IPF campus arborists partner with Department of Forestry to study urban trees
September 9, 2021
Michigan State University's campus is home to nearly 50,000 students during the academic year. It's also home to over 21,000 trees, making it an arboretum in the heart of Michigan.
That makes the MSU campus a great place to study urban tree form and function. David MacFarlane, a professor of forest measurements and modeling in the Department of Forestry, studies the role of urban forests in climate mitigation and adaptation. This includes the potential for trees in urban areas to affect the climate through filtering urban pollutants, fine particulates and carbon in the atmosphere, and providing shade.
One tree can absorb up to 330 pounds of CO2 per year, along with sequestering carbon.
MacFarlane has collaborated with IPF's Landscape Services for several years to take advantage of trees that are being removed either because they've been damaged from natural causes or to make way for new construction. This approach means healthy trees don't have to be sacrificed solely for data gathering.
MacFarlane and his team take samples and measure a tree's mass, the strength of the wood in the trunk, bark and branches, and the amounts of carbon sequestered within it.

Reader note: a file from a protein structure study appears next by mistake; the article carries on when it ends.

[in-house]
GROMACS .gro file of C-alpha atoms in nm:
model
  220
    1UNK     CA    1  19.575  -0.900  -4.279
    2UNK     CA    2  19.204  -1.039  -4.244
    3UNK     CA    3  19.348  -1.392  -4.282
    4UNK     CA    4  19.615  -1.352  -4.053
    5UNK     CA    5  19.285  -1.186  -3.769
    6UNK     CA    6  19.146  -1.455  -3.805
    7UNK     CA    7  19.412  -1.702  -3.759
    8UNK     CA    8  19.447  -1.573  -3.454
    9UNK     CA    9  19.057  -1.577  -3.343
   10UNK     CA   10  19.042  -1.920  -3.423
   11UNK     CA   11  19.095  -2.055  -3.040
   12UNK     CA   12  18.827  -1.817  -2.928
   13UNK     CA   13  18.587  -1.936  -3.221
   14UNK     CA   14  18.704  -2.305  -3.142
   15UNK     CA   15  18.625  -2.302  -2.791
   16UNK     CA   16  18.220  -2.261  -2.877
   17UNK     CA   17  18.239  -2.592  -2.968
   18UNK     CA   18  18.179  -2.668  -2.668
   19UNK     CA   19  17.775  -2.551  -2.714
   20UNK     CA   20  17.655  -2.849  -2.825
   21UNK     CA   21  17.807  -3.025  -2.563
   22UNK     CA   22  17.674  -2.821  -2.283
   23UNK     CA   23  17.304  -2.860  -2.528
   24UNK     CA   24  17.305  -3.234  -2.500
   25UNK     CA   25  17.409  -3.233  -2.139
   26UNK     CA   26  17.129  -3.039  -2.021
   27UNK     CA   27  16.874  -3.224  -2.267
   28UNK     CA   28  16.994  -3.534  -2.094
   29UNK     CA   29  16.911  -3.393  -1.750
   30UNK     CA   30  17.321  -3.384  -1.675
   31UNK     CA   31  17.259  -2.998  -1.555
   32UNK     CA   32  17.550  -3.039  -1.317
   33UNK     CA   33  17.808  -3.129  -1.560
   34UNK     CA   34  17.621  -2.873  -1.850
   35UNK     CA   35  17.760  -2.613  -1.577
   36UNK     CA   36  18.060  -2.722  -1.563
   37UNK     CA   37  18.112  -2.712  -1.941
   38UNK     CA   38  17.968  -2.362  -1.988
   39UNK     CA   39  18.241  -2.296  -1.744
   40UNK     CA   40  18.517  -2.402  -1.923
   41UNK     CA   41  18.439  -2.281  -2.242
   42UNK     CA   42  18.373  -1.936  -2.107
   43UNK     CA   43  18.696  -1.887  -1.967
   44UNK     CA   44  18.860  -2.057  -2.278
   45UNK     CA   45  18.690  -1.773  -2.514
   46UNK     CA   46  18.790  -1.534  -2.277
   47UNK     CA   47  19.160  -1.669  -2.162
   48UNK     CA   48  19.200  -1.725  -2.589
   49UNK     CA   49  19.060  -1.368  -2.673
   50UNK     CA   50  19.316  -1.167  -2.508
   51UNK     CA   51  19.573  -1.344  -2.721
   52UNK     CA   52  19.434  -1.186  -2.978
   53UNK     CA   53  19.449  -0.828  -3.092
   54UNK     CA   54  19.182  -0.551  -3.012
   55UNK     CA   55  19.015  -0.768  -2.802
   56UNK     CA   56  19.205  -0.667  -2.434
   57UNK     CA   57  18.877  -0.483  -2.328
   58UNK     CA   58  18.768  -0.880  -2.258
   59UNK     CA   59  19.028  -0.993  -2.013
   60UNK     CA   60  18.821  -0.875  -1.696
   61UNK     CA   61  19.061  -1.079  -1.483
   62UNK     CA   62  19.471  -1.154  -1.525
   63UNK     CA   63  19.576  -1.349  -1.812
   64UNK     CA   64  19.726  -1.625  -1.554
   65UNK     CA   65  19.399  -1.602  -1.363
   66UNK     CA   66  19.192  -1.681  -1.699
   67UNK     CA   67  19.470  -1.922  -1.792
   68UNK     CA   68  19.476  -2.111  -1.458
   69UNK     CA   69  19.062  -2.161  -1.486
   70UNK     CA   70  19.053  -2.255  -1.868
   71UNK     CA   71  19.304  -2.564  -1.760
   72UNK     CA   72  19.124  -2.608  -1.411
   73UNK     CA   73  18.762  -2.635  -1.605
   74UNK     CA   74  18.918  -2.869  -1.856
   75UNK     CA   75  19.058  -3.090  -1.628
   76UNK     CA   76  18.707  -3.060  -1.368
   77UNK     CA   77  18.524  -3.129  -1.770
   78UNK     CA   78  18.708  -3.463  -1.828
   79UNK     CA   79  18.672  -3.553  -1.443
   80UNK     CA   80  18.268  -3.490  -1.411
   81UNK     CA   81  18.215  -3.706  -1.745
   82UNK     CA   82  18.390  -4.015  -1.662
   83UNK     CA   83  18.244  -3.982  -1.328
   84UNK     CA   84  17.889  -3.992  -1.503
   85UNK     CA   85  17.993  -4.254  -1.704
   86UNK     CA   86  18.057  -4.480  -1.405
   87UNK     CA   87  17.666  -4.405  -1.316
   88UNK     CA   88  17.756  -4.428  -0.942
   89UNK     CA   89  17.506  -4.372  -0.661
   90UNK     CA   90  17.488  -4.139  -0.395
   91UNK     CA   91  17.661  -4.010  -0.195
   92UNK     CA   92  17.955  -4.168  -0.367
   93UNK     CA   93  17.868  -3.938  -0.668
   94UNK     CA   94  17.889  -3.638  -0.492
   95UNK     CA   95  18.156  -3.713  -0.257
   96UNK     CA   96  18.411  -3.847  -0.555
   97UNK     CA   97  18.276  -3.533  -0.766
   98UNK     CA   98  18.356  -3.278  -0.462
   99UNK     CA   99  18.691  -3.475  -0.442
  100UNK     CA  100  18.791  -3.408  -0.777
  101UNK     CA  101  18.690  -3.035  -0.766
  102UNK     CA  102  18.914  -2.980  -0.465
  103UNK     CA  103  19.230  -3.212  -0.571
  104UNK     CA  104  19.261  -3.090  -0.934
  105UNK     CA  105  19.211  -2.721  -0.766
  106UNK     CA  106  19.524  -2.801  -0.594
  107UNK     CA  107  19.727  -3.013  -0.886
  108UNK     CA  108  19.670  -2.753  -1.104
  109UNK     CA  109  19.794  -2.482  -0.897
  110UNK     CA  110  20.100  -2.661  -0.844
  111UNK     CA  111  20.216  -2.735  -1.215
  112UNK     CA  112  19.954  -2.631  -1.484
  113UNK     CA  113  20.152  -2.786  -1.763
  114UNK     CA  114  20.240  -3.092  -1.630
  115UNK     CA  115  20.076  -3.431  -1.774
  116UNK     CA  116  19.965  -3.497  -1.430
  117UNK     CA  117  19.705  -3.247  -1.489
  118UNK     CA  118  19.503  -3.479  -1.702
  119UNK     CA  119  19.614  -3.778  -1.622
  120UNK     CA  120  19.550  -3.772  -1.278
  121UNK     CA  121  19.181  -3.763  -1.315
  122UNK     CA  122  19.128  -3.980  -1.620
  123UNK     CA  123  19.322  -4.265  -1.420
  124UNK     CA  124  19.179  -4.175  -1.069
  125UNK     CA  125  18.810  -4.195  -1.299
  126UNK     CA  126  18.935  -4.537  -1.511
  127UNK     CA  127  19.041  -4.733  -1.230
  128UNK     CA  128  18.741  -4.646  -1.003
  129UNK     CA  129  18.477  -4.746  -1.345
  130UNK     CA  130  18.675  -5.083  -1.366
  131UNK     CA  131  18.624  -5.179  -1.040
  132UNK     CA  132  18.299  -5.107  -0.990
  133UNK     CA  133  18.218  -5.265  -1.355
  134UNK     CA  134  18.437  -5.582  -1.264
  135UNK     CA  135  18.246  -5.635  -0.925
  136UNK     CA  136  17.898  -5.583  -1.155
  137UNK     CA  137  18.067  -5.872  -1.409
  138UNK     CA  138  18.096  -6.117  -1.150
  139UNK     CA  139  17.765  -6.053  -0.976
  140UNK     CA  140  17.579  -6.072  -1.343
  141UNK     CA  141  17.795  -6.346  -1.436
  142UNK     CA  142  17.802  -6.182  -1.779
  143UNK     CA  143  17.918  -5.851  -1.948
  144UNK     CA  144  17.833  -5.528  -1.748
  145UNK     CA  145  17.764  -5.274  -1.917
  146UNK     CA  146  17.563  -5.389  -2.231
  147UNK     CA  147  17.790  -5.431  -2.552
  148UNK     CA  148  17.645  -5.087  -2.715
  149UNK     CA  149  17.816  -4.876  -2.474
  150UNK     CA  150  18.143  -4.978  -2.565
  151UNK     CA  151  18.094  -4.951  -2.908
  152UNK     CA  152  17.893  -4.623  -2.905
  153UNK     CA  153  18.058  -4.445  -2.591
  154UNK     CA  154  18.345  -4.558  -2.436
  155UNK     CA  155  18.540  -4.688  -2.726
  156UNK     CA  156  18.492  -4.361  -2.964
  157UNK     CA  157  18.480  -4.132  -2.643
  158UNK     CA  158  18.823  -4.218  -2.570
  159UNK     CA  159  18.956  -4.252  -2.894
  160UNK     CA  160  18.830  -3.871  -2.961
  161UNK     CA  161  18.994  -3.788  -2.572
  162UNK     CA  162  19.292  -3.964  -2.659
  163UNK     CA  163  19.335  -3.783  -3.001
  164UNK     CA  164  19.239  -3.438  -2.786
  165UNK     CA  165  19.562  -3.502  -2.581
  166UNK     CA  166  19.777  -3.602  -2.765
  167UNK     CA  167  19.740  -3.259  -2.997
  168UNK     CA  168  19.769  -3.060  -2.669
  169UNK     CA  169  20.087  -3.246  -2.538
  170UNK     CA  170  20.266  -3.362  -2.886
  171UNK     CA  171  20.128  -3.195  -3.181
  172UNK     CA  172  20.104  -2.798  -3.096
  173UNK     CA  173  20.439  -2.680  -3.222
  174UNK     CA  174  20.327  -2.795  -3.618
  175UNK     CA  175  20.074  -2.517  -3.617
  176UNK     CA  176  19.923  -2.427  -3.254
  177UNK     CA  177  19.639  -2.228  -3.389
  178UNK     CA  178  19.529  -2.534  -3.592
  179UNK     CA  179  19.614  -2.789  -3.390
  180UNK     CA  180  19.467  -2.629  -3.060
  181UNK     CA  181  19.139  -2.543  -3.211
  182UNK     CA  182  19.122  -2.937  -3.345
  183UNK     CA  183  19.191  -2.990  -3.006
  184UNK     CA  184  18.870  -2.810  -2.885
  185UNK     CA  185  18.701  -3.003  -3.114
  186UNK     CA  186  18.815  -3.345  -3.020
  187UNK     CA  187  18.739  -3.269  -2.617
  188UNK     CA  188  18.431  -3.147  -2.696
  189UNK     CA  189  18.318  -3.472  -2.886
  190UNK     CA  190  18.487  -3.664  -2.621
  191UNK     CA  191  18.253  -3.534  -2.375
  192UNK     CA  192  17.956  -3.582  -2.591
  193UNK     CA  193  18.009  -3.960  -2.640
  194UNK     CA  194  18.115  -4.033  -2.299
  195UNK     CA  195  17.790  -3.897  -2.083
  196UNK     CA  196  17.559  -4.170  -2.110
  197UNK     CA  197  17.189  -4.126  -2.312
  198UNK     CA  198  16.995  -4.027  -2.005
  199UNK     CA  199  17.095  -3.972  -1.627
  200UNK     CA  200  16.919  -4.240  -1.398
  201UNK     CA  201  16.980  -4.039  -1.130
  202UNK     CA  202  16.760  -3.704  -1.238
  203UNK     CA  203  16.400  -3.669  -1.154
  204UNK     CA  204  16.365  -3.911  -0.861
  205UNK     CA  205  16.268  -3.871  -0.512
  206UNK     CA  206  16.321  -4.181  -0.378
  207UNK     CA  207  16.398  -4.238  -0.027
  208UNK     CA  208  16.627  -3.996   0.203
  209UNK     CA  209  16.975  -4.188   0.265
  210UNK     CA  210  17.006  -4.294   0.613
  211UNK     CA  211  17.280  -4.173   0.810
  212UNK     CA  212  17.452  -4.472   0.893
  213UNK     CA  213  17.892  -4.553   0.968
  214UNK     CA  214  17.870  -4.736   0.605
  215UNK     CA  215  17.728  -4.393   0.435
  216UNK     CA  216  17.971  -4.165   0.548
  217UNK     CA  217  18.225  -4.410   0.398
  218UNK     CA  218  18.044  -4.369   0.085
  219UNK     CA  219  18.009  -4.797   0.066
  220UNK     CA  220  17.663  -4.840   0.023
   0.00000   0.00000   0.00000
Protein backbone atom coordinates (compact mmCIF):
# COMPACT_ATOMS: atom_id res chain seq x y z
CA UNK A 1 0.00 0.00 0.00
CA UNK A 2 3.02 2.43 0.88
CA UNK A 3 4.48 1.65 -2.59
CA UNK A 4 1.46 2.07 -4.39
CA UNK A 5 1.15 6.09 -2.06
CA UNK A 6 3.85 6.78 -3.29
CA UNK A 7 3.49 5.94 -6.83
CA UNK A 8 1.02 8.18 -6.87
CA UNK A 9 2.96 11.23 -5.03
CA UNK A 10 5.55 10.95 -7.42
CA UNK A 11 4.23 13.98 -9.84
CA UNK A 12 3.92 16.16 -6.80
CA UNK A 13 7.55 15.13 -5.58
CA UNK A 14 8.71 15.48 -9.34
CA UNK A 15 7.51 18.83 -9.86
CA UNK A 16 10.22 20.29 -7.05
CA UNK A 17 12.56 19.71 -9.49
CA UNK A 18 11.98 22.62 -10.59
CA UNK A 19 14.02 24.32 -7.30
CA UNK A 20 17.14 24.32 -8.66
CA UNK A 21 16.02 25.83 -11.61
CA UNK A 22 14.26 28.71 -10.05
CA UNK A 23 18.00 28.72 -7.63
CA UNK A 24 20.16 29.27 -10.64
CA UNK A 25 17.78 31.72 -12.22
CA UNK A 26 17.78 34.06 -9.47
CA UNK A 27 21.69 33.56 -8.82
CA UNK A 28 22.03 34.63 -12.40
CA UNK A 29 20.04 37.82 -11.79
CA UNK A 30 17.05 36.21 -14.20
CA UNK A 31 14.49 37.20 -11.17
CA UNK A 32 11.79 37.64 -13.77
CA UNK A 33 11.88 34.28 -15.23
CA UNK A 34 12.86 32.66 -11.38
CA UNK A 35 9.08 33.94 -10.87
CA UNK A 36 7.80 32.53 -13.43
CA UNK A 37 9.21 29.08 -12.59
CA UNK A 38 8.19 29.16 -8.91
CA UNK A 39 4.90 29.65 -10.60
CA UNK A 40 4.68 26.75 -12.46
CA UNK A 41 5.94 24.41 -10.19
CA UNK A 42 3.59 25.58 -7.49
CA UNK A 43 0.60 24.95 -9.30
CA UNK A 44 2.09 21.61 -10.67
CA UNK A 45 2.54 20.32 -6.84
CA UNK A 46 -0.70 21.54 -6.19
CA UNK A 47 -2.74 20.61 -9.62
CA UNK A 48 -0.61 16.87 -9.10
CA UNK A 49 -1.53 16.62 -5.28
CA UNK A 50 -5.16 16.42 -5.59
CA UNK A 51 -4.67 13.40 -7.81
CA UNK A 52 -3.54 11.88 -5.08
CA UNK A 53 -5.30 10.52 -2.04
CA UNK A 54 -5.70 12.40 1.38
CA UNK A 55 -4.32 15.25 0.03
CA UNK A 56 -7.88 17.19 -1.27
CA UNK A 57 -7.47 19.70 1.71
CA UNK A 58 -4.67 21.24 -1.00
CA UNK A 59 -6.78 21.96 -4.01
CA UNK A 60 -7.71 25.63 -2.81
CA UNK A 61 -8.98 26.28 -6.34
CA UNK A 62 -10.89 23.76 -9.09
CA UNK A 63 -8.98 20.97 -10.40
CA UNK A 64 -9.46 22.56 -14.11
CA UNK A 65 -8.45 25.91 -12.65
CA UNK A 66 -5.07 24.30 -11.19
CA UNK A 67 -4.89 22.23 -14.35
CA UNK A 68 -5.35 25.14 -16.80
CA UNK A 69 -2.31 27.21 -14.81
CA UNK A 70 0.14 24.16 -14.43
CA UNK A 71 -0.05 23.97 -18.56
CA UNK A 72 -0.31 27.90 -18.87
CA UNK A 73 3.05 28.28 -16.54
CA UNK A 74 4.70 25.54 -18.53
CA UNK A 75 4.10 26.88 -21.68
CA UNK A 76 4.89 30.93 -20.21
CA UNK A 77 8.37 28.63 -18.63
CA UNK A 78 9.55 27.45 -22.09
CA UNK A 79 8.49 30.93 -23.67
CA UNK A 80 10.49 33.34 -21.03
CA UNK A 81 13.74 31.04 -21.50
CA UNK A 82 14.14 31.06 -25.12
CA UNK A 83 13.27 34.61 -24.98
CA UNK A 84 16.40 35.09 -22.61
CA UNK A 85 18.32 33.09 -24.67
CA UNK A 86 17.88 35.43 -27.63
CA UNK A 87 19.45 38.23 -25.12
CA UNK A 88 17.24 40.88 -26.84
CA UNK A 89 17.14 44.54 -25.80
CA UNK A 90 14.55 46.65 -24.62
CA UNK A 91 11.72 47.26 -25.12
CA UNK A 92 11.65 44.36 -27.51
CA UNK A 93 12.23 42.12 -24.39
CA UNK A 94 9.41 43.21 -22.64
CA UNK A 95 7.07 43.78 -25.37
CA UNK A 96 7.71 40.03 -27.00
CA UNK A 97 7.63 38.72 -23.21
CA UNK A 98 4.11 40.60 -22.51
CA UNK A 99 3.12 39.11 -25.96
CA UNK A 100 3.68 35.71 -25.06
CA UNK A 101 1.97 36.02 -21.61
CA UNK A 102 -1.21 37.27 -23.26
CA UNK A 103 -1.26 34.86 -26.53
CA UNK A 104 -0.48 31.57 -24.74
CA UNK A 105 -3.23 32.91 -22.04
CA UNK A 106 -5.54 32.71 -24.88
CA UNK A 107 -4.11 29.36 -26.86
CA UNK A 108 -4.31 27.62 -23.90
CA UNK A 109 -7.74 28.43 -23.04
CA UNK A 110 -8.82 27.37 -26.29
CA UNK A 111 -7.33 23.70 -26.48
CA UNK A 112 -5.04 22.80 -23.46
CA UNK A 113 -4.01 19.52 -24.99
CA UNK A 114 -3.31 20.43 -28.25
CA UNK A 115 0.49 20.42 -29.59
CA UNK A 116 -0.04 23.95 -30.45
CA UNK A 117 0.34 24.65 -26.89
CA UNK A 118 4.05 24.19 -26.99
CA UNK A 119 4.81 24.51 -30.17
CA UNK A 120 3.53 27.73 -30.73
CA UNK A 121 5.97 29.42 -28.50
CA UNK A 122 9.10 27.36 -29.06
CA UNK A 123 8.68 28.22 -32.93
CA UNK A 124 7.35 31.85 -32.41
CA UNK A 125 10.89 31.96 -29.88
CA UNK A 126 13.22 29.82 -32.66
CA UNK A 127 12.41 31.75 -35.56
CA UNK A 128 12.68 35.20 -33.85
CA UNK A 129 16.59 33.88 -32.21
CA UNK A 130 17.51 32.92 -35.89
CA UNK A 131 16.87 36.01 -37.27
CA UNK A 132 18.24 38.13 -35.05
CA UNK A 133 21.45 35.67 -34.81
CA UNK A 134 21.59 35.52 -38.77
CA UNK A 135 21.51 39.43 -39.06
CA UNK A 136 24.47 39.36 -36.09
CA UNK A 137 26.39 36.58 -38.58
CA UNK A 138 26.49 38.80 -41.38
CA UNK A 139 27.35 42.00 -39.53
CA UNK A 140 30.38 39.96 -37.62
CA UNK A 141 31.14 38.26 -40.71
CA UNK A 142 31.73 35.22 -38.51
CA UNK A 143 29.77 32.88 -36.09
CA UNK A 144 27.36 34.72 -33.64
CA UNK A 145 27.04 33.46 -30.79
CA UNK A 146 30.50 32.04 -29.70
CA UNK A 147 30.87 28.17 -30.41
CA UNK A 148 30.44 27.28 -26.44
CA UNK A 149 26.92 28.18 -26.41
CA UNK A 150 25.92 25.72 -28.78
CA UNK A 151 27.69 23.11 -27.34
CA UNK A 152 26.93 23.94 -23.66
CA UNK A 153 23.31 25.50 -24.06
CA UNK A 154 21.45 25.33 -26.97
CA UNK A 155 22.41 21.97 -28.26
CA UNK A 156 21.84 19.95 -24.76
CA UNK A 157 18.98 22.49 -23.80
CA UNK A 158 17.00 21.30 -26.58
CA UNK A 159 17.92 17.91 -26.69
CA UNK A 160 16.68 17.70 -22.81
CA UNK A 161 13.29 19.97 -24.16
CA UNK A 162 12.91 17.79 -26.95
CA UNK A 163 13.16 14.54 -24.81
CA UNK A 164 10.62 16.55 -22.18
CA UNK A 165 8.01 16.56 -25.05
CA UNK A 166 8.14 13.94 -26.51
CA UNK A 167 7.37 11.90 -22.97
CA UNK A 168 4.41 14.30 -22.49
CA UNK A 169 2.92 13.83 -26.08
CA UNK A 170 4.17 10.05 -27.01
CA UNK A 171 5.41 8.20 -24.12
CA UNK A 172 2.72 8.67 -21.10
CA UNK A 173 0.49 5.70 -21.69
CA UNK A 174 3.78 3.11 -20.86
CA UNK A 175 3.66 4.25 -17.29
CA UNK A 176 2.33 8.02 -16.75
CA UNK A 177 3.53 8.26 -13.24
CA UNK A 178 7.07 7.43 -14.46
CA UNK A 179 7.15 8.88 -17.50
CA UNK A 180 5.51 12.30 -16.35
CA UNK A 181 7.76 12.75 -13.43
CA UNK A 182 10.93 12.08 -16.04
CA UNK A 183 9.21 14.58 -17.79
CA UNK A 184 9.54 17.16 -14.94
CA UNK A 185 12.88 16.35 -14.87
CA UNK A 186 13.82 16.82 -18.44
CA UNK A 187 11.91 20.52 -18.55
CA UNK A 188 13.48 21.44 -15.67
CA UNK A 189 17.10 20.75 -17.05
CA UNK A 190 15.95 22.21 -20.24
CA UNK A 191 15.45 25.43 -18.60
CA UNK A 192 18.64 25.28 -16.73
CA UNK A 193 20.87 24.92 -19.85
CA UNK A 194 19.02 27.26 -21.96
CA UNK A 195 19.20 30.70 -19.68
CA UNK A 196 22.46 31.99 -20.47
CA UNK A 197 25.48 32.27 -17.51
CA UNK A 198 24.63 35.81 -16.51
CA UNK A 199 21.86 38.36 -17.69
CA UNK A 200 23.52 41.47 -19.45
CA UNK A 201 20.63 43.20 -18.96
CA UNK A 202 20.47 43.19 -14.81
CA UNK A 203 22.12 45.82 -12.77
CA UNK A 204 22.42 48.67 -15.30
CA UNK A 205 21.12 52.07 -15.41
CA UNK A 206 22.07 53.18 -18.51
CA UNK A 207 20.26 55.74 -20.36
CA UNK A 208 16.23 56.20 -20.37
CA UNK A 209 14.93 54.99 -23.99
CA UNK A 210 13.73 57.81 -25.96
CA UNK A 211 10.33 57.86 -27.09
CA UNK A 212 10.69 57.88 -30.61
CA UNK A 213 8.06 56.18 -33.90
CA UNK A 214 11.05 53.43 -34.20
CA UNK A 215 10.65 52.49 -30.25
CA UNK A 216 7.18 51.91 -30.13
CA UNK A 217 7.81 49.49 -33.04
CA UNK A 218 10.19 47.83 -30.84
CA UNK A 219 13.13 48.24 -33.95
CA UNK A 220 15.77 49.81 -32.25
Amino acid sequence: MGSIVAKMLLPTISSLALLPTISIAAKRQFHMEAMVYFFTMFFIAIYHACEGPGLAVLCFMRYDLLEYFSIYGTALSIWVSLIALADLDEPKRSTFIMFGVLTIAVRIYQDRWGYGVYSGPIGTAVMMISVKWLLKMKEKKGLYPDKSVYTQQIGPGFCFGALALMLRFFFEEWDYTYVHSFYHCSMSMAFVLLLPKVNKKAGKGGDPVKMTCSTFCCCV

This type of sampling is called "destructive sampling" because it results in a permanent change to the specimen, namely cutting down the tree itself and dissecting it to take measurements.
However, MacFarlane has begun using a non-destructive sampling technique that allows his team to gather data on a tree before it is removed: LIDAR, a pulsed laser that can generate 3D models. Because the technology is so new, the LIDAR data needs to be verified with destructive sampling after the tree is removed.
Most recently, members of the arborist crew assisted MacFarlane and his team with LIDAR scans and sampling of trees being removed as part of the new TechSmith Headquarters project.
"With IPF's help over the last few years, we have been compiling an excellent and unique data set related to urban-tree form and function from the campus arboretum," said MacFarlane. The trees at the TechSmith Headquarters site will help his team gather data on crabapples (a new species in their research) and Norway Spruce, a tree they have scanned but don't yet have destructive sampling data.
The data MacFarlane gathers will also be part of the USDA national urban forest inventory.